PhD Giulia Forgione, University of Naples "L’Orientale", Department of Asia, Africa and Mediterranean

Post-doctoral Research Fellowship (2021-2023)

Il recupero dell’effimero nel patrimonio archeologico e artistico afghano: studio sugli aspetti materiali e immateriali della produzione scultorea in terra cruda di epoca medievale

[The recovery of the ephemeral in Afghan archaeological and artistic heritage: A study of the tangible and intangible aspects of the clay sculptural production in the medieval times]


The research deals with a vast and fragile cultural heritage represented by the clay-based sculptural production, which was the predominant feature of the majority of the Buddhist sacred areas in Afghanistan in the period between the 3rd/4th  century CE and the 10th/11th century CE, fully corresponding to the Huna and the Shahi periods.

Notwithstanding the large number of decorative apparatuses documented so far, polychrome and/or gilded and often of gigantic scale, very little is known about their original aspect, symbolic meaning, cultural and physical context, also due to the fragmentary condition in which they are often retrieved.

However, the accurate archaeological and scientific documentation collected by the Italian Archaeological Mission in Afghanistan (IAMA) allows us to draw new research lines, also on the basis of recent studies that are revealing much about the artistic, social, cultural and economic aspects of these productions.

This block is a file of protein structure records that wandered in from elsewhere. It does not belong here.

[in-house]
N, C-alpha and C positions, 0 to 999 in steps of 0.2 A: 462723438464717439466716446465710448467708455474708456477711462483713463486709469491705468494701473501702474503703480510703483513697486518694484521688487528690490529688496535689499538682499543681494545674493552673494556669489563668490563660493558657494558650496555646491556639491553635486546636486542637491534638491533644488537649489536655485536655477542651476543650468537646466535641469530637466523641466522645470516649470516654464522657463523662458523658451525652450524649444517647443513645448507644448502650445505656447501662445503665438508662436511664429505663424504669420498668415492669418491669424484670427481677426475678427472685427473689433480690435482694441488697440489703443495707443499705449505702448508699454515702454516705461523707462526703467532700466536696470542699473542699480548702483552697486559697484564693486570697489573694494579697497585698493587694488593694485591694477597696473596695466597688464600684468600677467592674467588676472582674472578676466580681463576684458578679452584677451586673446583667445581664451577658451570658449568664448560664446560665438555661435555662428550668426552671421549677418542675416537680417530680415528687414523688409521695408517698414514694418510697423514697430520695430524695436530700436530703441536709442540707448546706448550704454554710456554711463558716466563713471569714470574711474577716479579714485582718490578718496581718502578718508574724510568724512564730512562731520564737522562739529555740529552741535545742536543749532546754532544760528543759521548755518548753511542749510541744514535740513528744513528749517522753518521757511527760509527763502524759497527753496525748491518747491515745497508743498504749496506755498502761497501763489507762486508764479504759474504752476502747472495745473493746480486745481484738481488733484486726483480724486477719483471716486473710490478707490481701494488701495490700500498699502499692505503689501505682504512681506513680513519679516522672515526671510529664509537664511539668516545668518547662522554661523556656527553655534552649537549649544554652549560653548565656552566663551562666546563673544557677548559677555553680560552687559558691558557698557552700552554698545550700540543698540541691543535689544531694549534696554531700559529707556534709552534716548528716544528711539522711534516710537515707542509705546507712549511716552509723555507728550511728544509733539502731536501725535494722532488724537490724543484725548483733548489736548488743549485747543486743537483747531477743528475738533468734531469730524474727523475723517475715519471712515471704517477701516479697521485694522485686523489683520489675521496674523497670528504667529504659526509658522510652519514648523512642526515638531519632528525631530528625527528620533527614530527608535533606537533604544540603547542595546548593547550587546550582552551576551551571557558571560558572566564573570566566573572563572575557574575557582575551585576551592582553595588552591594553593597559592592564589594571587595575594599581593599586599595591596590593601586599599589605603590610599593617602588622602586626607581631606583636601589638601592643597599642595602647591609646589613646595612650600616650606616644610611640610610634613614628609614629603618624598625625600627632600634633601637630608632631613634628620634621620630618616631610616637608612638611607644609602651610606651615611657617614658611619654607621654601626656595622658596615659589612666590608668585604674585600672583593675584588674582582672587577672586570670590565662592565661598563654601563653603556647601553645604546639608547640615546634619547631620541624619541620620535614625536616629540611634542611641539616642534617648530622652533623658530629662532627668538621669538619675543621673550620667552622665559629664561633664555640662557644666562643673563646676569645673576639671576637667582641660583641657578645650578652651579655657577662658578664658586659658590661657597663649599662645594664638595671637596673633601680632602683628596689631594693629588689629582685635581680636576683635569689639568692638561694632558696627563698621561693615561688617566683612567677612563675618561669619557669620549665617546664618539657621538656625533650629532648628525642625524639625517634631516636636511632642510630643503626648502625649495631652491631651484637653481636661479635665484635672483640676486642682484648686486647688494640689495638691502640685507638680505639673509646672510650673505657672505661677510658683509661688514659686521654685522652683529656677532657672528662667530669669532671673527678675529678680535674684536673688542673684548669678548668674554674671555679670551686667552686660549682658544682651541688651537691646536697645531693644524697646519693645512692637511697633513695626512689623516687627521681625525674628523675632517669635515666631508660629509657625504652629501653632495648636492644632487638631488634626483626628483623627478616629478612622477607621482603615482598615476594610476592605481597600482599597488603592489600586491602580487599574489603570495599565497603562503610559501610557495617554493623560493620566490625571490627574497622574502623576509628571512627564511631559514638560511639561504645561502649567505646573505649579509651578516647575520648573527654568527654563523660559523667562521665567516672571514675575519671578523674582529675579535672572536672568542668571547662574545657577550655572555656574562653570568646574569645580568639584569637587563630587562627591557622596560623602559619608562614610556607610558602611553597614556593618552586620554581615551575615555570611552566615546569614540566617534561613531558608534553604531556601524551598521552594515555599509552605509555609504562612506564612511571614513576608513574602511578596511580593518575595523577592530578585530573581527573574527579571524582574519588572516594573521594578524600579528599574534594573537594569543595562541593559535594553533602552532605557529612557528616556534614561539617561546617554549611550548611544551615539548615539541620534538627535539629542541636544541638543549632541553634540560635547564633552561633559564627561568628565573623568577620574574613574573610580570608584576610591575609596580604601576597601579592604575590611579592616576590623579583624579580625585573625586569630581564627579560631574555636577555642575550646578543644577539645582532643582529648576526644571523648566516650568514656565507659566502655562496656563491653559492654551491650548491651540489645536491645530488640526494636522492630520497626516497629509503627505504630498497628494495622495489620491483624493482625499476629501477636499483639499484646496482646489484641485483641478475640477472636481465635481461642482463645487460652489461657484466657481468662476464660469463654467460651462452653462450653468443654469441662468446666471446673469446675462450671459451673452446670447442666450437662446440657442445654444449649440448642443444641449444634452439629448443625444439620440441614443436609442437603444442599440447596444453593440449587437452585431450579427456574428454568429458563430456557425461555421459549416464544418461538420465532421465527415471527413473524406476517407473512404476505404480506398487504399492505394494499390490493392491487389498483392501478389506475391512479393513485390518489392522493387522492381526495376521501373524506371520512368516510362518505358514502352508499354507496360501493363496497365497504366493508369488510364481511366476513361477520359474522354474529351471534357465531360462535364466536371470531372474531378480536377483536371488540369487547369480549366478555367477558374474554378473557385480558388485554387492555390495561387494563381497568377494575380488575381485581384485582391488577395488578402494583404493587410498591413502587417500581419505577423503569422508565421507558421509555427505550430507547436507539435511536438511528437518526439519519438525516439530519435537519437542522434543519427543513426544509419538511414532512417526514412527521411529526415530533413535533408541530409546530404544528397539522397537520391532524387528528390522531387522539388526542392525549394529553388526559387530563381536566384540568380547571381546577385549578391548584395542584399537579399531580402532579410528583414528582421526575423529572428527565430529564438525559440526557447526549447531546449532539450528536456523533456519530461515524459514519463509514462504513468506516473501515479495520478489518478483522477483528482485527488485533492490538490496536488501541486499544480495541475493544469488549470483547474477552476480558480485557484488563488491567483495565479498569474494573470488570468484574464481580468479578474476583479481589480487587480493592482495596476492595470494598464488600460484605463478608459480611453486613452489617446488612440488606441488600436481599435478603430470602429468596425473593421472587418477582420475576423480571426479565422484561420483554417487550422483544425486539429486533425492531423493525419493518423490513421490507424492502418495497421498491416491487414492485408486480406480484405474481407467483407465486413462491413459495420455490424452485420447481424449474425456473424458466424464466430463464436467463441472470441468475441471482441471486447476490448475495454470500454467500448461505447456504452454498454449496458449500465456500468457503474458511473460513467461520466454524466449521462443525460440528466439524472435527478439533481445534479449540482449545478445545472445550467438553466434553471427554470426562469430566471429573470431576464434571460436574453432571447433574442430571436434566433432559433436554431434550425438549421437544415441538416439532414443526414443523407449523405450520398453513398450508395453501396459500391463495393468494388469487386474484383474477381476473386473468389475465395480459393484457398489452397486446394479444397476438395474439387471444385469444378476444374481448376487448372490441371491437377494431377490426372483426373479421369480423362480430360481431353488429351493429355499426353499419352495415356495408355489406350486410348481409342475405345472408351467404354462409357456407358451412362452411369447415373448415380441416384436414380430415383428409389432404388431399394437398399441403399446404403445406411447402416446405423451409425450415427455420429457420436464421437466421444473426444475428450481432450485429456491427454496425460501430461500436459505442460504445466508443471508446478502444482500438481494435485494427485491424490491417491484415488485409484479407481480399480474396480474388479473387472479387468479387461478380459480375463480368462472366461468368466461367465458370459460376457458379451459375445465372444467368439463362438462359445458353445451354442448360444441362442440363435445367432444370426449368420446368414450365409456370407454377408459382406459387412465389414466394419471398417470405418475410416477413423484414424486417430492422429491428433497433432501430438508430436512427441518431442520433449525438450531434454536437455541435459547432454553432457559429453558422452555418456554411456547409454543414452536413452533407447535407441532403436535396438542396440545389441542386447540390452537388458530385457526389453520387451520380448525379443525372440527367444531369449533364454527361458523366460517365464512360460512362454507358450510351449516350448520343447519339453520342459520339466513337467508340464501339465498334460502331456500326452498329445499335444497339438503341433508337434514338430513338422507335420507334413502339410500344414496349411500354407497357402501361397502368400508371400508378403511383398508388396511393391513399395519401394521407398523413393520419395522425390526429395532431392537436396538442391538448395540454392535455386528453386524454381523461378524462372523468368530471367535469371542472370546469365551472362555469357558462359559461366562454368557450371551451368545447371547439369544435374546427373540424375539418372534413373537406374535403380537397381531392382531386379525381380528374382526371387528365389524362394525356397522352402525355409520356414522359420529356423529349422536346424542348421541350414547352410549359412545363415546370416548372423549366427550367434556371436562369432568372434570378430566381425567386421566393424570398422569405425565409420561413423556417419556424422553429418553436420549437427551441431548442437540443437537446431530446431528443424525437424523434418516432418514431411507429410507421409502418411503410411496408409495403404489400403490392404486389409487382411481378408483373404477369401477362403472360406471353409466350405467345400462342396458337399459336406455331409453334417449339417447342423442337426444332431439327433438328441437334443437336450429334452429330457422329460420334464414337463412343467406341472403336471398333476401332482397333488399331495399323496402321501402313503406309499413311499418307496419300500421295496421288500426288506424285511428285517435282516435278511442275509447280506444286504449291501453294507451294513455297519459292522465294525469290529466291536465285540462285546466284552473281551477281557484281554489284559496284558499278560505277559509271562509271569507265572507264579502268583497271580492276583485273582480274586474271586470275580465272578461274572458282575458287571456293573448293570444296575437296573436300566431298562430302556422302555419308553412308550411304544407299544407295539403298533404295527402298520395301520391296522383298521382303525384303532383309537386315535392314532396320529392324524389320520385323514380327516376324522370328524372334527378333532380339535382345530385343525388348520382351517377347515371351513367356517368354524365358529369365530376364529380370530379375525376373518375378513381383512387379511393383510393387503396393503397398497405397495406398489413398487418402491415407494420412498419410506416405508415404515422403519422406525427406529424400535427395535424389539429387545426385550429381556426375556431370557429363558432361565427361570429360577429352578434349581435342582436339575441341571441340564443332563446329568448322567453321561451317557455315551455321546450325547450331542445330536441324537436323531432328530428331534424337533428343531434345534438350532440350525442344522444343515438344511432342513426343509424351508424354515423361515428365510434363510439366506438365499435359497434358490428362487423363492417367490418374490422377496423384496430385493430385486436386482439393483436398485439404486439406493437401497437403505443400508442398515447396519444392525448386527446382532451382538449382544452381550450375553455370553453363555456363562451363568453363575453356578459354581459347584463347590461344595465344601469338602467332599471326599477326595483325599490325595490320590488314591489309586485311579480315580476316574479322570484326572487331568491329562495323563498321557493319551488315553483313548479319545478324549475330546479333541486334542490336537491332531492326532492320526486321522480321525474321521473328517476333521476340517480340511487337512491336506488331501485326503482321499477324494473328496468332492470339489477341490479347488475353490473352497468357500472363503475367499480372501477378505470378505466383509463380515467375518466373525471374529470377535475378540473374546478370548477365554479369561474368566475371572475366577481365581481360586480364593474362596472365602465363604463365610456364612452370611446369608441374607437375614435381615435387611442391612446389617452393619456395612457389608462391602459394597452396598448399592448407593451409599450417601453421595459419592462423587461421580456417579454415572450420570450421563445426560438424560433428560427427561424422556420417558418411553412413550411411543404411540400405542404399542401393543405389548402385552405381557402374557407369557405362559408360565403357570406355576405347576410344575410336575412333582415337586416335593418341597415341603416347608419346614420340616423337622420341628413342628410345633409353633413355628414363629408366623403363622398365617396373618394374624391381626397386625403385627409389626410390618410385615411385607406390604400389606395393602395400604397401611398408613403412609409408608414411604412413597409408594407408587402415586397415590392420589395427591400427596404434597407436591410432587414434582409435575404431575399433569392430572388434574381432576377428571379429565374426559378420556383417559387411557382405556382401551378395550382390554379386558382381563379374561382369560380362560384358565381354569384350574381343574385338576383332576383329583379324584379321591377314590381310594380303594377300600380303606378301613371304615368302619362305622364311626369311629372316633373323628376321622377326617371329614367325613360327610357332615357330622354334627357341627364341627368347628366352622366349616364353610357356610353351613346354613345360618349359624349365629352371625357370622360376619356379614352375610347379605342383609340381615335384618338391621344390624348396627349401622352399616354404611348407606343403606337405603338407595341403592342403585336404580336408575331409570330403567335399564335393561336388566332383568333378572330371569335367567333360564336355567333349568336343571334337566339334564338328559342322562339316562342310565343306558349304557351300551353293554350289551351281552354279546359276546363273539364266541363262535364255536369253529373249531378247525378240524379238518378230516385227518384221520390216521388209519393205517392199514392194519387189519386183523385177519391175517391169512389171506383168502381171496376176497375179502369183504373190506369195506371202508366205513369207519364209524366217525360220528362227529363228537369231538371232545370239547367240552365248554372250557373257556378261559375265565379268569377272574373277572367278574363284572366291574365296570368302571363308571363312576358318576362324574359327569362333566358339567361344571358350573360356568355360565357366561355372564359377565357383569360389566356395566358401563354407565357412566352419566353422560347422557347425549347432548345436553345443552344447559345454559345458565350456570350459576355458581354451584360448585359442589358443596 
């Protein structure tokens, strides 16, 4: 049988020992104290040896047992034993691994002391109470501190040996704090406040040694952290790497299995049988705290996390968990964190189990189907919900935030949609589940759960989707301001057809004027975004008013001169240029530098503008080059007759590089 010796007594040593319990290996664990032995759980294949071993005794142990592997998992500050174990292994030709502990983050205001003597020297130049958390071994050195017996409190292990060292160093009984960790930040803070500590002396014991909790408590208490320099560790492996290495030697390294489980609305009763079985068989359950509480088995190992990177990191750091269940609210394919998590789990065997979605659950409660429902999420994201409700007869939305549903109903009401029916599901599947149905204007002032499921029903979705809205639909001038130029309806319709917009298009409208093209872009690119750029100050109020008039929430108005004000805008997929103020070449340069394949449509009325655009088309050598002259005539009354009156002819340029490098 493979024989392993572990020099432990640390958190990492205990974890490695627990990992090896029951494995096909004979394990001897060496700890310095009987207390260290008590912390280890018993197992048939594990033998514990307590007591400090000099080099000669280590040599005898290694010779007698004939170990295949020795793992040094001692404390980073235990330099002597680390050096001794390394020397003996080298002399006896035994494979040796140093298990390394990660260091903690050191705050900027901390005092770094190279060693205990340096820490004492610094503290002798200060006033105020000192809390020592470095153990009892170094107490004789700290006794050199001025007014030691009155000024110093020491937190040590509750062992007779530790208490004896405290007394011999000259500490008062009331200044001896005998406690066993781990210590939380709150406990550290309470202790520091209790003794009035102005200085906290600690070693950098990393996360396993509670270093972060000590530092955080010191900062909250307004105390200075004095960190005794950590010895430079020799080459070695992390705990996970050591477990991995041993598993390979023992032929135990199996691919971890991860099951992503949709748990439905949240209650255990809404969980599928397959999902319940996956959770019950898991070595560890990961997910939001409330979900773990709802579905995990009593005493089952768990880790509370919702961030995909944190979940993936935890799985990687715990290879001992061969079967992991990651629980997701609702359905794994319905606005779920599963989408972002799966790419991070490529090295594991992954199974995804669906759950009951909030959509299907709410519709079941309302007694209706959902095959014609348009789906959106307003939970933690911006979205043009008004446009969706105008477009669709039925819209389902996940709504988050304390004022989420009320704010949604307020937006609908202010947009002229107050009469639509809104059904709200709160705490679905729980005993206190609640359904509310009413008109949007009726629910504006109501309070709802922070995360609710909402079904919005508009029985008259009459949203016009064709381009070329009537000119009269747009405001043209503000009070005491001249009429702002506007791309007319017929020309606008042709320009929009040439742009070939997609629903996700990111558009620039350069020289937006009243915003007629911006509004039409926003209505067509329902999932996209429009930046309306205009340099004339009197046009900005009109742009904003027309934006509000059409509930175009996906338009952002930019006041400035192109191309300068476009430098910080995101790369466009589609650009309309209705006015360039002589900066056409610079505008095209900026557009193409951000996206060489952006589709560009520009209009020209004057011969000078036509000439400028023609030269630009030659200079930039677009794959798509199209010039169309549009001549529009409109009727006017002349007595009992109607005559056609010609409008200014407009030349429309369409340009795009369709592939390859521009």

The starting point of this study is the Buddhist archaeological site of Tapa Sardar, in the Ghazni area, excavated by the IAMA between the 1960s and 1970s. In addition, the recent excavations of the Buddhist sites of Tepe Narenj and Qol-e-Tut, in the Kabul area, conducted by the Archaeology Institute of Afghanistan (AIA) since 2004, and with the assistance of the IAMA since 2014, have considerably expanded the amount of information available. Of course, cross-comparisons will also be extended to analogous but more scarcely documented productions.

Attention will focus on each single sculptural fragment in order to systematically reconstruct and analyse the iconographic repertoires, identify common features and recurring typologies of cultic images. Furthermore, a programme of chemical and physical analyses will provide significant information for the study of materials, pigments and production processes, in order to better grasp the aesthetic codes and symbolic values which we believe to have left a permanent imprint on artistic languages far distant in time and space, such as the Himalayan art.